Britain Today

Pay Day Loans and Gambling

Aesthetically, I find the Wonga-Wonga insta-loan ads more annoying than a troop of Ewoks onboard Babylon-5. At Left Foot Forward, Carl Packham cogitates on a more pernicious aspect: the rise of payday loans, which can turn a debilitating need for a few pounds extra towards the end of the month into an utterly crippling debt of many times that.

As well as the phenomenal rise in the value of the industry – from £100 millions in 2004 to £900 millions in 2009, to a projected £2.2 billions in 2013 – Packham notes the anecdotal evidence from himself and colleagues of the increase in unsolicited e-mails and phone calls promoting such easy-to-obtain loans. Those of us who do not wish to receive such communications must check footnotes on signing-forms, and even then we might be contacted by organizations and groups which, try as we do to wrack our brains, we have no memory of ever dealing with.

Packman observes that such companies are willing to pay up to £60 per head for personal contact details; a disparity of two or three times when compared to other financial services such as mortgages and traditional loans. Clearly, such costs will be offset by profits from high interest rates imposed.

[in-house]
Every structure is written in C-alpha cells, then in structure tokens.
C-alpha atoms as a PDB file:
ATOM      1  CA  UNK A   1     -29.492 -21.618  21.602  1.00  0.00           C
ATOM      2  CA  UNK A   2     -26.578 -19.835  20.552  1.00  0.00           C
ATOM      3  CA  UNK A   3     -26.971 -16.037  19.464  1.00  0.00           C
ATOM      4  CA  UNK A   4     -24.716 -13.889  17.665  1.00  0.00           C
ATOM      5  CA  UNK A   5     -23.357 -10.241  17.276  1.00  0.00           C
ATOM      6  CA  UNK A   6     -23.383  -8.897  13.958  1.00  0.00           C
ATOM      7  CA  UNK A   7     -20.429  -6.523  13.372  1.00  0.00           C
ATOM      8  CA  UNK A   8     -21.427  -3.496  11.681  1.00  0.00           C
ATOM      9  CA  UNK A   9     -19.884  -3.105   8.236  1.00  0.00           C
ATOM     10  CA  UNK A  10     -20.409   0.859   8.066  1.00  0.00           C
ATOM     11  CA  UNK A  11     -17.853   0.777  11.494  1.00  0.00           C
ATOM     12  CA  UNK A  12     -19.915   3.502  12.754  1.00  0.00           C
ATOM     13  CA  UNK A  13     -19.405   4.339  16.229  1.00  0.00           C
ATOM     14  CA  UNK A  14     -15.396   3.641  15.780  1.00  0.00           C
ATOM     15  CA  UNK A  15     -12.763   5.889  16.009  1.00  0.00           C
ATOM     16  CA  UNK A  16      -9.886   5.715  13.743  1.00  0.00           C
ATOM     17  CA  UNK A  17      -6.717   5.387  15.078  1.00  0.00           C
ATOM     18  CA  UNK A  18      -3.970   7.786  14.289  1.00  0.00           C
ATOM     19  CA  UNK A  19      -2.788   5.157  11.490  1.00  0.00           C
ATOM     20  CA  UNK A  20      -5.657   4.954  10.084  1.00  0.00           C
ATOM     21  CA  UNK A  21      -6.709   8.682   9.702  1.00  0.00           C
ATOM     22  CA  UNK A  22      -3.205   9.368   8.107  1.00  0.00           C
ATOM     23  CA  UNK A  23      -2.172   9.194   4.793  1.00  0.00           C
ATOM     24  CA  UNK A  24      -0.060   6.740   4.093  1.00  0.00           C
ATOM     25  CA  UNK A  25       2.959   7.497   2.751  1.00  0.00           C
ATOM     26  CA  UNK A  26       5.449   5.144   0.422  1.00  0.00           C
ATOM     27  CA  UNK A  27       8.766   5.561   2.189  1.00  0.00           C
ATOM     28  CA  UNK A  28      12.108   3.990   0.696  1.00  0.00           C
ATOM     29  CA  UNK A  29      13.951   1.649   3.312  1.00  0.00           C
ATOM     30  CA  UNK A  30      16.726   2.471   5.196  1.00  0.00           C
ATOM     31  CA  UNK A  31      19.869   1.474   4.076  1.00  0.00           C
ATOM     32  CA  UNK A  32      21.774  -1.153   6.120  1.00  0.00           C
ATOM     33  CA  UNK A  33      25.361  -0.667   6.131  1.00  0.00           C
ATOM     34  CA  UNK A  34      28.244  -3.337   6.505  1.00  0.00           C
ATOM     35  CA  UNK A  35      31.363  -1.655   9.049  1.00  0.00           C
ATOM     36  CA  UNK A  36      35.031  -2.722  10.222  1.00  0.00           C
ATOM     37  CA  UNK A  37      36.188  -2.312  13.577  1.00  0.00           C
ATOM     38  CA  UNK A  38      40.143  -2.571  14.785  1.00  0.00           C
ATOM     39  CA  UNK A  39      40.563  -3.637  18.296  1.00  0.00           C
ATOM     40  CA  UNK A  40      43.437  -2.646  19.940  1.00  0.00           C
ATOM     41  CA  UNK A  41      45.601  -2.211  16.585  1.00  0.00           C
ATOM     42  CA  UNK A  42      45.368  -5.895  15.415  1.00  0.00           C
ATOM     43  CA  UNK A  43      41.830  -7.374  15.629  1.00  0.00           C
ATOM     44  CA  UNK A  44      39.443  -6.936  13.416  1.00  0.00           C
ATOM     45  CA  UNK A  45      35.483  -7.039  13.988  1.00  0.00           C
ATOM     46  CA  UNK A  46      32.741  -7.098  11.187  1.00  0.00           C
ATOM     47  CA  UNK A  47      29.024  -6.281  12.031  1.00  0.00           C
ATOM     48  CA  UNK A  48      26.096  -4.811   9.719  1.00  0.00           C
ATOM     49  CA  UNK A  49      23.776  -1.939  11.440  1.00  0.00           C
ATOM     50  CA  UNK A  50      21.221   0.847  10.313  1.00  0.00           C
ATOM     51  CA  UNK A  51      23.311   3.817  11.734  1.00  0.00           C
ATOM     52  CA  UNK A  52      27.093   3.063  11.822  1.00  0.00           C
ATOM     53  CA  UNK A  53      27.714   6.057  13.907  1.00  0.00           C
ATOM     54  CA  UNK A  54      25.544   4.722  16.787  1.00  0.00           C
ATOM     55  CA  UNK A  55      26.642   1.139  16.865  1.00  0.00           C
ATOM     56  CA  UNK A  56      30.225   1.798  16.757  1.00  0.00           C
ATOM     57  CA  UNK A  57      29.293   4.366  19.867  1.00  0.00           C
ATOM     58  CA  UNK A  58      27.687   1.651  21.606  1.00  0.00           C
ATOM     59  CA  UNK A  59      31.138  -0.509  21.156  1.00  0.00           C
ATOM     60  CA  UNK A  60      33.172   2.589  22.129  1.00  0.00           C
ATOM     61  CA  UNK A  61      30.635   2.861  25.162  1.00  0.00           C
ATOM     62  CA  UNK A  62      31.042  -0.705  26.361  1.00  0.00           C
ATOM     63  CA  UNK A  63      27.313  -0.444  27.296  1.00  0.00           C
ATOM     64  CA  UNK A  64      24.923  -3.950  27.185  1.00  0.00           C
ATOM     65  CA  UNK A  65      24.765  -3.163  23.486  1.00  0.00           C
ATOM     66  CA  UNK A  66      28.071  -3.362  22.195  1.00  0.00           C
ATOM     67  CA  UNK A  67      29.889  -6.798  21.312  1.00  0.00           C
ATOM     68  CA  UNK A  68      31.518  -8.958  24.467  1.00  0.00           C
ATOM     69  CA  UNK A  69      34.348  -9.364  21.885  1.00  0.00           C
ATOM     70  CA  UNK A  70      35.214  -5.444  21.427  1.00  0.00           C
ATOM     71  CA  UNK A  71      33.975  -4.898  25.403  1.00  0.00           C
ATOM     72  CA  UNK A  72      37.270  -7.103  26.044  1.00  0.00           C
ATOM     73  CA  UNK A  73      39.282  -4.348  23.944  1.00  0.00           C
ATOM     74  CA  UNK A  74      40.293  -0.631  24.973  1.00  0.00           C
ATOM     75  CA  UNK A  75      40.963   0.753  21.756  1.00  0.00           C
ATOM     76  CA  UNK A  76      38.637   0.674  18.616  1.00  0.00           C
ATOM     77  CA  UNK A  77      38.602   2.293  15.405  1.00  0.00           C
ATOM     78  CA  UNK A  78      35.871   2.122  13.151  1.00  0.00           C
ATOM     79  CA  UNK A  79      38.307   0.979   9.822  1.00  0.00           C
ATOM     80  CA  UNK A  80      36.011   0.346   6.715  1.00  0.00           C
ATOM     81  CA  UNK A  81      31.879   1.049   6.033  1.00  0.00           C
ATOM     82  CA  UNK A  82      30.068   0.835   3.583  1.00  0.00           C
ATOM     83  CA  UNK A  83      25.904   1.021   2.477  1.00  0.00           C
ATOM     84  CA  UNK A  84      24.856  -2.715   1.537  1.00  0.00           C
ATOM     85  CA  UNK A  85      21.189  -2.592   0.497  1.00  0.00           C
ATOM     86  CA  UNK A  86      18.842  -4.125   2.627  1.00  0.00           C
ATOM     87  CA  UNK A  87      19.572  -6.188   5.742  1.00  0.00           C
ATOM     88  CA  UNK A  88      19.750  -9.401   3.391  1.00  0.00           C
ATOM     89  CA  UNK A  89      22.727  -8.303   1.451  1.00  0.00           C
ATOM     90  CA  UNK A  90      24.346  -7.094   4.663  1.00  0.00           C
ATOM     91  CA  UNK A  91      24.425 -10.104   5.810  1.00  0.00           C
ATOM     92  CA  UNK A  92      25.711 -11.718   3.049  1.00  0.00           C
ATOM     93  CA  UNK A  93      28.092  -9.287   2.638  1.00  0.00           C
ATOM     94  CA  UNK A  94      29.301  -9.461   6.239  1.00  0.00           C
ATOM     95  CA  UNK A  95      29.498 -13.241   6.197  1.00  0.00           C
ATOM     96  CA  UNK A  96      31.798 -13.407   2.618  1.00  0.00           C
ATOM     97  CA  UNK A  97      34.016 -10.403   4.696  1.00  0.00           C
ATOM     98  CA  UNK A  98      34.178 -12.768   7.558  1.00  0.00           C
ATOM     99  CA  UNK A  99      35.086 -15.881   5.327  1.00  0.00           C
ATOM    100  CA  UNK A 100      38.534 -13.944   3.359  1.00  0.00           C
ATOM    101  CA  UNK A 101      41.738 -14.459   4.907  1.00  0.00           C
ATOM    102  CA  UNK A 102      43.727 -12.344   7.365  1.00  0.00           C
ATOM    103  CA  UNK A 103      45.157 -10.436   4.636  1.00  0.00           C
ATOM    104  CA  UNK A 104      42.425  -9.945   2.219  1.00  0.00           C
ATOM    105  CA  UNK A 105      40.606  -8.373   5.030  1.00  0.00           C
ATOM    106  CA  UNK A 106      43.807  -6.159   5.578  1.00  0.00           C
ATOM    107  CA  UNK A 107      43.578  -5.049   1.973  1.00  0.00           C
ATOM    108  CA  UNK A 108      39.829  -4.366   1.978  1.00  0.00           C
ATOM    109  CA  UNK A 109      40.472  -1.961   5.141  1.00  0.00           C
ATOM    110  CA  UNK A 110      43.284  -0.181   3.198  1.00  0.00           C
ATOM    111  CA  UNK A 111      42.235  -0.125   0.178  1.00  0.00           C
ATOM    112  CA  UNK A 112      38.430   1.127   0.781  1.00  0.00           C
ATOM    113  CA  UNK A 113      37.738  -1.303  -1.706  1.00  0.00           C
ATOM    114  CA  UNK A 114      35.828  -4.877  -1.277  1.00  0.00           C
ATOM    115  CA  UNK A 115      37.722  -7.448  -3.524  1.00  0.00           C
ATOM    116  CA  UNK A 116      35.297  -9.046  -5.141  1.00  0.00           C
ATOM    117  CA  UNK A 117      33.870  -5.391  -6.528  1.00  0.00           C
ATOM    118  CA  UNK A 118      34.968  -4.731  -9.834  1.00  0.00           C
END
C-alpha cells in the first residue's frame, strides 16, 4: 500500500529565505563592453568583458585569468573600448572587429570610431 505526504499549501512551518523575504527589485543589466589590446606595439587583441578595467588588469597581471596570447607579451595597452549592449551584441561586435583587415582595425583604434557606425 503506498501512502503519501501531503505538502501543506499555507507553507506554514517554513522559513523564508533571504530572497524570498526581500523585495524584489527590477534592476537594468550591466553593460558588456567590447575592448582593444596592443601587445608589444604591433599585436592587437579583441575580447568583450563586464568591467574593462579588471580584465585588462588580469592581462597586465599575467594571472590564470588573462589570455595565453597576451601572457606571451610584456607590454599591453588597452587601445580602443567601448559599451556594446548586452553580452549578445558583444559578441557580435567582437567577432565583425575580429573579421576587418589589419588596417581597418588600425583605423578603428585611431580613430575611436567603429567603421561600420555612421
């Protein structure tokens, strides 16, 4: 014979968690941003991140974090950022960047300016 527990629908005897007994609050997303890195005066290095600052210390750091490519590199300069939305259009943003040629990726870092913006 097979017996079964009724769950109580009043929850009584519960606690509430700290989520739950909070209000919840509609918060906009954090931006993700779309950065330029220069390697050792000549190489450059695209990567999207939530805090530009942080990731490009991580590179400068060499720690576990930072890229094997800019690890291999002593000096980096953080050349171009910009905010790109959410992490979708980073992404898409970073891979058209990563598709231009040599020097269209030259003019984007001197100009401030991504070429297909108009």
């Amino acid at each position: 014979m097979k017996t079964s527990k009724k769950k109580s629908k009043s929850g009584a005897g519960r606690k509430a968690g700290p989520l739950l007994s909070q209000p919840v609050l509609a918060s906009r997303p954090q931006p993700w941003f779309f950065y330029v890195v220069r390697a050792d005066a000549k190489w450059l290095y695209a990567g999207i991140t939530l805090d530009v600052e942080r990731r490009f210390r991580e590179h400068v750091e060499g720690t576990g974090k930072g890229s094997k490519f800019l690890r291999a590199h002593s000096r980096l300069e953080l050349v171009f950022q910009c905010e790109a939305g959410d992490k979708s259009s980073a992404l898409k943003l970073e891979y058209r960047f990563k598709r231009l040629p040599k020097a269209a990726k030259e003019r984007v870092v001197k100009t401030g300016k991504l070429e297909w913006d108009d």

Ed Miliband is displeased, just as he and his senior colleagues have said that betting terminals enjoy unrestricted legislation which allows for overly skewed odds. Fortunately, Harriet Harman has admitted that Labour failed to legislate sufficiently when promoting super casinos as a means to rejuvenate economically depressed areas and, even, actively passed legislation to deregulate high street bookies: so that is alright.